Wednesday March 8, 2006

The nice thing about crappy teas is that you can experiment with them with impunity. You can play with your brewing technique (or just brew them without too much concentration) and you can play with the amount of tea you put in. You can also play with the water you use.

Today I brewed some more of that Athelier tea I got, and I tried putting in a little more tea leaves and also used a different water. The result was not particularly good. The tea came out a bit sour. I think all teas are inherently sour (unless it’s really good), and the key is to figure out the point where it turns sour — and not to go beyond that. It’s hard to figuring it out, and underbrewing is safer, although sometimes you’re not getting hte maximum effect from the tea that way. Today I added in too much leaves, but compensating by brewing it a little faster helped and avoided the sourness from the 3rd brew onwards.

Speaking of water though — this is the only other ingredient in the making of tea, aside from the leaves themselves. Generally speaking, I use filtered water that went through my Pur filter (I think it tastes better than Brita). Sometimes, I add in mineral water. The kind of mineral water I use differ depending on the tea. My experience thus far is that a heavier tea requires a heavier water, while a lighter tea (like green or white tea) should be supplemented with a light water. There is, however, no real concensus on this point and I have seen people do all sorts of things with their water. I am by no means an expert on this and am still trying to figure it out.

That water makes a big difference though is definitely true. I have tried brewing a dragonwell with regular filtered tap water, and a water called Iceland Spring which has a low mineral content. On its own, the water tastes sweet and crisp — a hallmark of waters that are light on minerals. Iceland waters tend to be that way (I’ve tried three different ones, and this one’s the most readily available around here). When I tried it with the dragonwell, the one with tap water tastes ok, but the one with the mineral water had a crispness and fragrance that was simply superior. I was drinking that every day, and I thought to myself “wow, why on Earth didn’t I use bottled water earlier???”

For the teas that are heavier in taste, I think using a heavier water adds body to the tea that is brewed. Vittel or Volvic works well, whereas Evian is a little too much. You can try out different kinds of water and see what you like best.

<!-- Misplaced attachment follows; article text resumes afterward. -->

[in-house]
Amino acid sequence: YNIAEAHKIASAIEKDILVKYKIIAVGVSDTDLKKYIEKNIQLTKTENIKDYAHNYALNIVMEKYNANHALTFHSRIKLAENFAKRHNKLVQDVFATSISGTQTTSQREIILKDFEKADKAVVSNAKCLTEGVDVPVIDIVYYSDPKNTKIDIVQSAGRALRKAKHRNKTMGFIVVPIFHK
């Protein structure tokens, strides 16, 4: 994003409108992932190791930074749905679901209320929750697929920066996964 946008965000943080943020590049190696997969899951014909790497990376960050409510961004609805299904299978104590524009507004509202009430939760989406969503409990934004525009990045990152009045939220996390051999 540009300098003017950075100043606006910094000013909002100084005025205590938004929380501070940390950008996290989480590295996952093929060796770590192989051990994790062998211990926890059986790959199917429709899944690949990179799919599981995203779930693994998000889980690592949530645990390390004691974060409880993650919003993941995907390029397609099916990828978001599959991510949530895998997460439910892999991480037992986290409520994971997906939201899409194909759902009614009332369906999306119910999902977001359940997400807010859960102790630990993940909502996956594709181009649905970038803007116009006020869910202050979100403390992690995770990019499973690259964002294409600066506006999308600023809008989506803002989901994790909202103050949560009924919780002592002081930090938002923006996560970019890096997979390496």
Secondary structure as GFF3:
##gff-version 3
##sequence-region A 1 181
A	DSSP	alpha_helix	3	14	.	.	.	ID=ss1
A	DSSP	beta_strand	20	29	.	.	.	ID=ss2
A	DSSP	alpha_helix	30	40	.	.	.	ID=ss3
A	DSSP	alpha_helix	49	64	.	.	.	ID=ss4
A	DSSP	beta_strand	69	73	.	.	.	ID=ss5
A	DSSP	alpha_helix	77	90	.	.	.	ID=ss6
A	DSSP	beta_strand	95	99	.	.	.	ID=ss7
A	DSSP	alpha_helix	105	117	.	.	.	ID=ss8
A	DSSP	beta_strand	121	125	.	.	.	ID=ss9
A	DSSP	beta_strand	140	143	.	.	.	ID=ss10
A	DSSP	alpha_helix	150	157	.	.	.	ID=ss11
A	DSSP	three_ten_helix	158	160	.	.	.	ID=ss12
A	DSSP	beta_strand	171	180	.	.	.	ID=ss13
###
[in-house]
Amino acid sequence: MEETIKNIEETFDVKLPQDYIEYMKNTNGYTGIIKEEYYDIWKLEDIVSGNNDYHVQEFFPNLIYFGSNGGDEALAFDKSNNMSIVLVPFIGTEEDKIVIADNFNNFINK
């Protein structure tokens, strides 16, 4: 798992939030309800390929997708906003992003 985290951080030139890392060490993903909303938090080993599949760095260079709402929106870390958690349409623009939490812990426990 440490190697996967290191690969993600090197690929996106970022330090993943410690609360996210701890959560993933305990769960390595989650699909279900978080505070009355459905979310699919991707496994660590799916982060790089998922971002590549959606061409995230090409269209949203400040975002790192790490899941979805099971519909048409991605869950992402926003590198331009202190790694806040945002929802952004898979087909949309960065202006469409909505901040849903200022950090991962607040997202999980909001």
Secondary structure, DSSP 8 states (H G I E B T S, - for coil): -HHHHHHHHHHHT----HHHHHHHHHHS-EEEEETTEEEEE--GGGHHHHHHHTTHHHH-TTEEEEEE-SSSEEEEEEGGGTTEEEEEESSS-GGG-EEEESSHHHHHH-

I got into the habit of trying new kinds of water everywhere I go. When I am in Hong Kong, for example, and I want a bottle of water to drink, I try to buy a new one that I’ve never tried before if I see one. Sometimes they are rather expensive, but trying different kinds of water really alerts you to the differences in taste of the water themselves, and gives you a good sense of how they are like. The best way to achieve this is simply to buy a few different brands of bottled water, and do a blind (or not so blind) taste test. The differences should be very obvious if you slosh the water around your mouth rather than simply gulping it down. The test should be, I think, done in room temperature. Too cold, and the tastes are masked. Too hot, and it’s hard to drink a lot of the water to really get a feel for its body and taste.

The reason I don’t use bottled water for all brewing is because it’s rather expensive to do, and for teas that are not that great, the difference is not really worth the price. For the better teas, however, I do tend to use bottled water. Varying it for a tea that you have been drinking also alerts you to the contribution that a water can make to the tea.

One thing though — NEVER USE DISTILLED WATER. It really destroys the taste of the tea, as natural water is never meant to be without minerals. There’s a reason people liked to use spring water for brewing teas, and there are famous springs in China that are good for that. No, distilled water is a bad thing and should be avoided.


Leave a Reply

This site uses Akismet to reduce spam. Learn how your comment data is processed.